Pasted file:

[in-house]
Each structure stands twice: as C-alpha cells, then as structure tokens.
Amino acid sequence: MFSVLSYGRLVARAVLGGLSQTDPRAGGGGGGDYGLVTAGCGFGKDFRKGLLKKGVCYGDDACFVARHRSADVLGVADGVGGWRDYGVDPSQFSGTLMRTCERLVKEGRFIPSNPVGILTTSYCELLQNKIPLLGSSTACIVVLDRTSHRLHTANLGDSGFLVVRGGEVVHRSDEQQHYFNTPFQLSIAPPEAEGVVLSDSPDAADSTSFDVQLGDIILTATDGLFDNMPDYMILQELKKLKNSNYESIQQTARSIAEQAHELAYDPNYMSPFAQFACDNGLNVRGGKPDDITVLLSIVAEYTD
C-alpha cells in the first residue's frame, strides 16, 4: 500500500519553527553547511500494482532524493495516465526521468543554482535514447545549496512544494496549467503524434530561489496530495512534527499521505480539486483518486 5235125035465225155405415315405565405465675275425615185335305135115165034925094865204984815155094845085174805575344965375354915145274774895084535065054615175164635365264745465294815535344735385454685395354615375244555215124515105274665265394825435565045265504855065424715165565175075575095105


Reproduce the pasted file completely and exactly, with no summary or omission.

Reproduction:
[in-house]
Each structure stands twice: as C-alpha cells, then as structure tokens.
Amino acid sequence: MFSVLSYGRLVARAVLGGLSQTDPRAGGGGGGDYGLVTAGCGFGKDFRKGLLKKGVCYGDDACFVARHRSADVLGVADGVGGWRDYGVDPSQFSGTLMRTCERLVKEGRFIPSNPVGILTTSYCELLQNKIPLLGSSTACIVVLDRTSHRLHTANLGDSGFLVVRGGEVVHRSDEQQHYFNTPFQLSIAPPEAEGVVLSDSPDAADSTSFDVQLGDIILTATDGLFDNMPDYMILQELKKLKNSNYESIQQTARSIAEQAHELAYDPNYMSPFAQFACDNGLNVRGGKPDDITVLLSIVAEYTD
C-alpha cells in the first residue's frame, strides 16, 4: 500500500519553527553547511500494482532524493495516465526521468543554482535514447545549496512544494496549467503524434530561489496530495512534527499521505480539486483518486 5235125035465225155405415315405565405465675275425615185335305135115165034925094865204984815155094845085174805575344965375354915145274774895084535065054615175164635365264745465294815535344735385454685395354615375244555215124515105274665265394825435565045265504855065424715165565175075575095105